Taiwan activists urge McDonald’s to stop using battery farmed eggs

Taipei, May 21 (CNA) A Taiwanese nonprofit advocating for environmental and animal rights protection held a protest in Taipei Saturday to urge global fast-food giant McDonald’s to stop using eggs from battery farmed chickens.

In downtown Taipei, representatives dressed in chicken costumes from the Environment & Animal Society of Taiwan (EAST) unfurled banners and held placards in front of a McDonald’s outlet, calling on the fast-food chain to stop using eggs from battery farmed chickens and stop the abuse of egg-laying hens.

The banners and placards read: “McDonald’s, stop abusing hens,” with an EAST representative holding a cage with several mock chickens inside.

EAST’s campaign was conducted in unison with counterparts in South Korea, Thailand, Indonesia, Vietnam, the Philippines, Malaysia, and Hong Kong during a regional “go cage-free” day.

EAST handed the protest banners to McDonald’s employees and demanded that the fast-food chain release its cage-free egg policy and a schedule for its implementation as soon as possible.

Speaking with reporters, Fang Chu Chune (寸舫筑), an EAST researcher, said caged chickens referred to two-to-five hens housed in a cage, with living space per hen equal to roughly the size of a piece of A4 paper.

Caged chickens are kept under a battery cage system, referring to the arrangement of rows and columns of identical cages connected together, in a unit, as in an artillery battery. Battery cage system egg production has been long criticized as an inhumane practice.

In such a poor living environment, Chune said, chickens’ welfare had been harmed, and there were doubts about the food safety of the eggs they produce given that many enterprises worldwide had pledged not to use battery farmed eggs to achieve a business transformation.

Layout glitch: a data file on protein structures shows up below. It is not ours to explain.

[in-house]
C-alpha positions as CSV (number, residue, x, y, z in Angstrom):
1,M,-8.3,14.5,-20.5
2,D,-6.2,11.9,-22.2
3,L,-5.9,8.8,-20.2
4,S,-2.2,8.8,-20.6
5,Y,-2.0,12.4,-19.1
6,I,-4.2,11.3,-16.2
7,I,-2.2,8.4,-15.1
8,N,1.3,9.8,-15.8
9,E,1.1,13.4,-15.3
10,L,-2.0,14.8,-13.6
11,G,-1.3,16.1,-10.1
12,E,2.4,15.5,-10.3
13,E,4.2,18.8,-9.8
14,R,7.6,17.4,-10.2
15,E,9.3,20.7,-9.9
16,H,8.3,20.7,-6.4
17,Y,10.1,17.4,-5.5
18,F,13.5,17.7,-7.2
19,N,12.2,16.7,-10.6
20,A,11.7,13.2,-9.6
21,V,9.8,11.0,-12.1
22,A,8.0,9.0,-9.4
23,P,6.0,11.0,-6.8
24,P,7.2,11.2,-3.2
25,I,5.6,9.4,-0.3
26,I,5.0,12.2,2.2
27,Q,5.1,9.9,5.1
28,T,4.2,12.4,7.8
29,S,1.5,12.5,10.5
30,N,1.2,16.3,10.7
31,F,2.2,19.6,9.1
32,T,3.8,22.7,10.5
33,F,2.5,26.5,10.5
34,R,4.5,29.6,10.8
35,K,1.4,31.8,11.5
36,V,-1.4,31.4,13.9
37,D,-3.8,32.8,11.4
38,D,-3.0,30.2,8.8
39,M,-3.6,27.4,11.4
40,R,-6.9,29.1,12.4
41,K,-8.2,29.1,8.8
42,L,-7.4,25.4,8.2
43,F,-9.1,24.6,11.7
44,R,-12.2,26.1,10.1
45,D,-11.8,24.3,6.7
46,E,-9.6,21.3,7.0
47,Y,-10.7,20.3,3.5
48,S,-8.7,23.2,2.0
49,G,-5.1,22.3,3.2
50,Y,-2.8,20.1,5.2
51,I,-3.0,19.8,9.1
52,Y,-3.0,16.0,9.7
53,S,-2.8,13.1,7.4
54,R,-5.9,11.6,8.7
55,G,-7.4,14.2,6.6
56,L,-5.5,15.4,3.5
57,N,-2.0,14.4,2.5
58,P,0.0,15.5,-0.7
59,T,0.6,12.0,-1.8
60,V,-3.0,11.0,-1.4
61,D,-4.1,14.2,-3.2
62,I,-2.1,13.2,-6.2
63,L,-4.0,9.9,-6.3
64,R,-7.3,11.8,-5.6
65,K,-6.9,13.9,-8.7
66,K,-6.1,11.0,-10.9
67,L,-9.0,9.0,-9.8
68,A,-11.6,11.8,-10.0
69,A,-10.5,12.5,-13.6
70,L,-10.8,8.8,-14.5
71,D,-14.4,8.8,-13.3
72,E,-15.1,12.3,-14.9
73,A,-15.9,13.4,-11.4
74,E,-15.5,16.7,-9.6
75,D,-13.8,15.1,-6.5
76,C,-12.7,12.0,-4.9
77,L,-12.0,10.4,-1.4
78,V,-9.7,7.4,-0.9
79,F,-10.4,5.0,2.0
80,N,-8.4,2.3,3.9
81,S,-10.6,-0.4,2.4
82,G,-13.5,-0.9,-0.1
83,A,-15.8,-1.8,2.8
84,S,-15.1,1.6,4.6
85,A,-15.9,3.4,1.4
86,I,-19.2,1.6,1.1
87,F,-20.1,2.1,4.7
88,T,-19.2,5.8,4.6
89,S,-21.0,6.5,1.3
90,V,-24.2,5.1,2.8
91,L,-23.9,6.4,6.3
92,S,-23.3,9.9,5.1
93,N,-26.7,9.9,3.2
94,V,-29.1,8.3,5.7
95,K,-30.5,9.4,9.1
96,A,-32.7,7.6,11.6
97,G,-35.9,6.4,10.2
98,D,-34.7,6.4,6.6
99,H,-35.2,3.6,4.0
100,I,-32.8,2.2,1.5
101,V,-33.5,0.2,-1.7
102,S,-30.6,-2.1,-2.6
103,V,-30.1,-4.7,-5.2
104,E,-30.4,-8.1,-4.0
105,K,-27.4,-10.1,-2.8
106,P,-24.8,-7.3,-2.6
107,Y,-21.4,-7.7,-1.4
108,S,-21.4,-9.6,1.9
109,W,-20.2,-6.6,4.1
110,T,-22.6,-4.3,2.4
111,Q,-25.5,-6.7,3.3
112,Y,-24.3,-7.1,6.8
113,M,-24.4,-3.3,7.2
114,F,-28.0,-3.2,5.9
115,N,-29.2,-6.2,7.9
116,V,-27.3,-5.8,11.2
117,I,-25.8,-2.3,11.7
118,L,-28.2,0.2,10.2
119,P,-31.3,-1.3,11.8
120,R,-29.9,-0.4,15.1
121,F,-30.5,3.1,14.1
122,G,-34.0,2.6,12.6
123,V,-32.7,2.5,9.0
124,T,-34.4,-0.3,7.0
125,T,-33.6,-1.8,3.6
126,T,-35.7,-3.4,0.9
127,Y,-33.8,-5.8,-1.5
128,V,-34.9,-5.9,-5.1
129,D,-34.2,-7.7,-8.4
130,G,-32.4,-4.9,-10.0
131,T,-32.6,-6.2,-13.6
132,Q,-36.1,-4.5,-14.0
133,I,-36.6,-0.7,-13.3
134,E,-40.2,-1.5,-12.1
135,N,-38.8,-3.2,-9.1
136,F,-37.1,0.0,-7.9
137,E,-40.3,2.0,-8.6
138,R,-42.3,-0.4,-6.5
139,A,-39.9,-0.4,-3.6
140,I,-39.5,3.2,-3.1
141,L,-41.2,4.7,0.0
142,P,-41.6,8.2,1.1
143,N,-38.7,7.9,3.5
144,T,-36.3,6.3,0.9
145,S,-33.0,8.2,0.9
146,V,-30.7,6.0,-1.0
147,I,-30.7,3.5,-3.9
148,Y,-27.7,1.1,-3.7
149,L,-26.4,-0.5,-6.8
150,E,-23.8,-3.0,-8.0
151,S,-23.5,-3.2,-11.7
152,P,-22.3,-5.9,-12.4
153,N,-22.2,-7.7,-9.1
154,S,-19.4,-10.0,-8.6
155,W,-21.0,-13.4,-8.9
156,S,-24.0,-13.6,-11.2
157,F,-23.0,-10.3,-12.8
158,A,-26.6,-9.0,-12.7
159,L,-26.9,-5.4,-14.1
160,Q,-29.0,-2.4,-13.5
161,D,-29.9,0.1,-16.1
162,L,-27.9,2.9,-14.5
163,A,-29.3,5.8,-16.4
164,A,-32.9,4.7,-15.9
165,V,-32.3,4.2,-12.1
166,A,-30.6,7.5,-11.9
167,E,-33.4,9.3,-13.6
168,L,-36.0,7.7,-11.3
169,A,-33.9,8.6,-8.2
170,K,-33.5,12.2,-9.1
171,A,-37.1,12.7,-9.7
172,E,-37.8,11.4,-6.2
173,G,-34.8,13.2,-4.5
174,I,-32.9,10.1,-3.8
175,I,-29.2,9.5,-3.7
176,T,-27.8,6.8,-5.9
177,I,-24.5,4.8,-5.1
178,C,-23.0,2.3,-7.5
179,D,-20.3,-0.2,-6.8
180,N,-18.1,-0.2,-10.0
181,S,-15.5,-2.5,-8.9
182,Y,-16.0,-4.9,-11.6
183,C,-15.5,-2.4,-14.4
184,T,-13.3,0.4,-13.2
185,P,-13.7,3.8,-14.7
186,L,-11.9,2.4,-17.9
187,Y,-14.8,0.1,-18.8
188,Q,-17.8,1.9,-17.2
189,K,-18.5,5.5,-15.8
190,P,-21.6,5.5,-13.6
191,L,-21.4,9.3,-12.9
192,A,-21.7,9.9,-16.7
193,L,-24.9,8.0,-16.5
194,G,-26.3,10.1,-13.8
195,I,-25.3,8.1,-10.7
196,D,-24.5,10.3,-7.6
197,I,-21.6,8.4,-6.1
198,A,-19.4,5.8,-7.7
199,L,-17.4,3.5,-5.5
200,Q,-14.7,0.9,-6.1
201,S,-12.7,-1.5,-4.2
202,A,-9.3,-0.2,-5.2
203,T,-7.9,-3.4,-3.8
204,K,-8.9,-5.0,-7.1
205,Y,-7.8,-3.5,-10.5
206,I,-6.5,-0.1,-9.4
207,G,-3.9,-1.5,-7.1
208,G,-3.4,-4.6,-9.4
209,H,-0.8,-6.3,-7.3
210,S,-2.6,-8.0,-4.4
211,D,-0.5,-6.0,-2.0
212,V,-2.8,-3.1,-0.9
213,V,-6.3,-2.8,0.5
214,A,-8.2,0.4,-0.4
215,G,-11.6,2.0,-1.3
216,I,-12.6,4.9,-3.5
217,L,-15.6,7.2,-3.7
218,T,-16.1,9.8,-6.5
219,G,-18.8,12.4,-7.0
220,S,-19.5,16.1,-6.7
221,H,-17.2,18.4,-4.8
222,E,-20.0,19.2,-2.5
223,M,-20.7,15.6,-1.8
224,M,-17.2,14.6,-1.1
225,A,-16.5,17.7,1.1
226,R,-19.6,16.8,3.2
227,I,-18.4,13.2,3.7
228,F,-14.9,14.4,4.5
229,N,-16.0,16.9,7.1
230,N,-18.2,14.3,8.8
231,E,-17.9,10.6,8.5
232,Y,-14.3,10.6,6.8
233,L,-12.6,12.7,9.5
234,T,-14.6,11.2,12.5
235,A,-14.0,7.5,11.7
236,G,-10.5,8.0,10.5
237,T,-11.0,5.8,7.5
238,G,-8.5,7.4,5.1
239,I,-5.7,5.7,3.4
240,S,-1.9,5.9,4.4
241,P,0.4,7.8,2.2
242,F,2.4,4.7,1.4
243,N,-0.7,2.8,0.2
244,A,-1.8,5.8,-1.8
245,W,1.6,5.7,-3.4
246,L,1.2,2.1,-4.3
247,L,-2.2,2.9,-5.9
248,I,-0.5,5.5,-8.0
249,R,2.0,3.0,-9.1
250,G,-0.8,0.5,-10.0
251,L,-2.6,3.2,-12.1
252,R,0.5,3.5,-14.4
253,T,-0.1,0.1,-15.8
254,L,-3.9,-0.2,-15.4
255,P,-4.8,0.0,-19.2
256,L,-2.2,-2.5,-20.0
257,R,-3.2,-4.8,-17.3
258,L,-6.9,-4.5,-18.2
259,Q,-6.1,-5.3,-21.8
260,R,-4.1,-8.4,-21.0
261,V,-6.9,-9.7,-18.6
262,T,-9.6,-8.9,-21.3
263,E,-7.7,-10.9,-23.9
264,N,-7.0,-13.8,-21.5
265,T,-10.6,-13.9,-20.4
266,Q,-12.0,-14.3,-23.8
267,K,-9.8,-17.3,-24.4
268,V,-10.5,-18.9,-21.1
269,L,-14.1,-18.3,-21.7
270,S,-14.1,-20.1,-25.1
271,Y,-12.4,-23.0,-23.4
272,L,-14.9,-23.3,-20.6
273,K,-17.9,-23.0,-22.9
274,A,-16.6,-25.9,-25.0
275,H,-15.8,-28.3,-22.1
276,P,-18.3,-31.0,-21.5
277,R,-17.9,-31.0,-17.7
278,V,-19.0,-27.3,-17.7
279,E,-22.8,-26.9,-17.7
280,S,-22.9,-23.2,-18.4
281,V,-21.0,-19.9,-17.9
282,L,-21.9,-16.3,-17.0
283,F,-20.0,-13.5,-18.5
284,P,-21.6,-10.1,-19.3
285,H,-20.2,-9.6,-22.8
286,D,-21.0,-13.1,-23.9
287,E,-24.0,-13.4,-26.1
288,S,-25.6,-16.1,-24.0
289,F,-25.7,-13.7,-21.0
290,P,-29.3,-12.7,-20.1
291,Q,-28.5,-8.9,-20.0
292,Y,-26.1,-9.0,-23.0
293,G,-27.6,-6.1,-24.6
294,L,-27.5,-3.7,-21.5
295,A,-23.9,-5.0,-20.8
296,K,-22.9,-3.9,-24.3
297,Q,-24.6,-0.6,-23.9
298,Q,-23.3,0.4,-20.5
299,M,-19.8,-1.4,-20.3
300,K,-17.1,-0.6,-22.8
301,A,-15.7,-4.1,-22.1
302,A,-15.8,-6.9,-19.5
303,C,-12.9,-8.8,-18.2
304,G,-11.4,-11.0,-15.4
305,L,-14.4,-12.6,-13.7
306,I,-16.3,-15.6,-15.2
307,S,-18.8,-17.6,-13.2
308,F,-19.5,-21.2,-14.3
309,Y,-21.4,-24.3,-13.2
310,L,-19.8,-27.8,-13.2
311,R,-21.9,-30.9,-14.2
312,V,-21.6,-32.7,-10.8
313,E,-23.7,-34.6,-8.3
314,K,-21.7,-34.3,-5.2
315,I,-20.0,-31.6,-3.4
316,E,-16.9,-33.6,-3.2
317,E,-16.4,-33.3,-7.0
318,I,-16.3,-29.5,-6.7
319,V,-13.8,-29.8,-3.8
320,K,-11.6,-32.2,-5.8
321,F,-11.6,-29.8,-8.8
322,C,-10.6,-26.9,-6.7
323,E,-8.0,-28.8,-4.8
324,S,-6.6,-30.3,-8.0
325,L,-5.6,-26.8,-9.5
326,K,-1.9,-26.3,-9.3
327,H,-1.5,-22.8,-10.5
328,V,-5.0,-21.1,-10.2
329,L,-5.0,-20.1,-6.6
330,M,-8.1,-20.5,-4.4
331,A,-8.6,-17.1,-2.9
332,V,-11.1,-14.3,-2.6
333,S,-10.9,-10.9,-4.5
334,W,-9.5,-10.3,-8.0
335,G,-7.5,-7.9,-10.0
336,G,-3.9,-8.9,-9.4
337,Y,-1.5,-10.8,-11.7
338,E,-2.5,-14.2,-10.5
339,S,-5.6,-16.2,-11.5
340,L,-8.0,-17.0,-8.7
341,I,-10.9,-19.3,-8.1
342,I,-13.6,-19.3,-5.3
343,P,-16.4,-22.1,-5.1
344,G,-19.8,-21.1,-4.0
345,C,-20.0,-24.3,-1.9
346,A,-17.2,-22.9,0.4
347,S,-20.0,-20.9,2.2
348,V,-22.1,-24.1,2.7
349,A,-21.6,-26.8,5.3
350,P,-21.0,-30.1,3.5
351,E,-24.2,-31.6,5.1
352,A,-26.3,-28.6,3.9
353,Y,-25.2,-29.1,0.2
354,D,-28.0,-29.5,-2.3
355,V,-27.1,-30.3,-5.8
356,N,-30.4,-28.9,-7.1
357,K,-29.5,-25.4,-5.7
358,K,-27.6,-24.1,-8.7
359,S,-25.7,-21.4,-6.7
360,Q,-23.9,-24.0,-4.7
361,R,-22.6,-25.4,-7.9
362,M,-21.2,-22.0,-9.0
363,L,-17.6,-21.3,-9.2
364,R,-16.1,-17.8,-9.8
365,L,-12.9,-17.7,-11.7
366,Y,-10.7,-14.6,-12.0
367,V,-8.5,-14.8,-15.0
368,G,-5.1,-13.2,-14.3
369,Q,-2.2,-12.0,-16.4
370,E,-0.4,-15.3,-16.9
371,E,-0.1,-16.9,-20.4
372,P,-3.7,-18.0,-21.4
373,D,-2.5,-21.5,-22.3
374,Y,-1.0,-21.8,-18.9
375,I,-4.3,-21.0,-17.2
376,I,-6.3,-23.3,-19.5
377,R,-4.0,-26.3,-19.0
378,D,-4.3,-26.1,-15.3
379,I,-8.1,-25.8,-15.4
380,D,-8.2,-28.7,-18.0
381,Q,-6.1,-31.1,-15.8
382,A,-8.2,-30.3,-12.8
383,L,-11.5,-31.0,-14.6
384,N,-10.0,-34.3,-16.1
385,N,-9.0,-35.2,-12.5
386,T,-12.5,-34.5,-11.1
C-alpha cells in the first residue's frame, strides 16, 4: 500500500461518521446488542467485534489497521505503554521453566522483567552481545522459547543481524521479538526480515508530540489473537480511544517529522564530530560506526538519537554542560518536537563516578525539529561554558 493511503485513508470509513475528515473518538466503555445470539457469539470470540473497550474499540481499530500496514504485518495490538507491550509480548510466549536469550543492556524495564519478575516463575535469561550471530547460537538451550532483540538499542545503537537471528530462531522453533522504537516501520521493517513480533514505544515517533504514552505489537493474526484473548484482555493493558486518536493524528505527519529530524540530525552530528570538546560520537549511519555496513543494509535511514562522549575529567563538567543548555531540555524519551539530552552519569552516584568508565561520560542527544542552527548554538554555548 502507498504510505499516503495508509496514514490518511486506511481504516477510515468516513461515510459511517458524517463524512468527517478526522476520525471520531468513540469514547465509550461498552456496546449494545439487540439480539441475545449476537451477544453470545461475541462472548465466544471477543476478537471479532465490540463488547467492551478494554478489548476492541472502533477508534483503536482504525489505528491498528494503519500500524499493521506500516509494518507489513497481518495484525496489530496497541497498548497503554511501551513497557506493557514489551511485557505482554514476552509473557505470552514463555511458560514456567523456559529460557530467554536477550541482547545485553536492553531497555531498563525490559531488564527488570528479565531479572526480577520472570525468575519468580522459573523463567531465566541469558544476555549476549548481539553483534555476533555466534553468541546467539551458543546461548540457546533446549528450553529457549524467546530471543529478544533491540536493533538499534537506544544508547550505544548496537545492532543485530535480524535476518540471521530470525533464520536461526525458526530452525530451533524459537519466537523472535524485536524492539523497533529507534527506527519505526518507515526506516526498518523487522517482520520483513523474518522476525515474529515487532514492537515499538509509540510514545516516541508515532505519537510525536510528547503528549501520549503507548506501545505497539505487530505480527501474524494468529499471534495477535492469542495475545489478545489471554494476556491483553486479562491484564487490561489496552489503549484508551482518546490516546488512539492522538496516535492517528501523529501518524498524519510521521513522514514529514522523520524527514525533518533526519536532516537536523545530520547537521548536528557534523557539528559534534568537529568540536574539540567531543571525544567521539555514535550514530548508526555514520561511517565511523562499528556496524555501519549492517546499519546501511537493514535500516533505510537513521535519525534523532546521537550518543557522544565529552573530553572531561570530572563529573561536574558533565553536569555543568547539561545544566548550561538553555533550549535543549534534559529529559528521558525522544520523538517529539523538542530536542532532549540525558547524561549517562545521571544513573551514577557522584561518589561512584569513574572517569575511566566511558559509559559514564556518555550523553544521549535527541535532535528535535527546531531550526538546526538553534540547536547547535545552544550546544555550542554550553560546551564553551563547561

At a time when its competitors such as KFC and Burger King already had cage-free egg policies in place, Chune said that McDonald’s still was using eggs from battery farmed chickens in Asia, despite promising to use free-range eggs in other markets such as the United States, Canada, Latin America, and South Africa.

According to Chune, animal rights groups in Asia have been lobbying McDonald’s for ending the use of cage eggs for 10 years, but the US-based fast-food chain has failed to come up with a satisfactory response.

Chune said that despite McDonald’s telling its shareholders this year that it was willing to take advantage of its global influence to improve animal welfare, there were no immediate signs that the food brand will stop the use of eggs from battery farmed chickens in Asia.

“It is almost discriminatory, and certainly a regrettable move from McDonald’s,” Chune said.

She said McDonald’s should provide cage-free eggs to its outlets around Asia as soon as possible.

In response, McDonald’s Taiwan said in a statement that the company had always abided by food sanitation regulations in Taiwan and had devoted itself to food safety while placing an emphasis on food quality and farm management.

McDonald’s said it has paid close attention to animal rights and had improved the environment chickens are raised in through the use of water-curtain systems and ensuring the animals are supplied with ample nutrition.

McDonald’s added it had entrusted SGS institutions certified by the Food and Drug Administration to conduct veterinary drug residue testing based on the local regulations.

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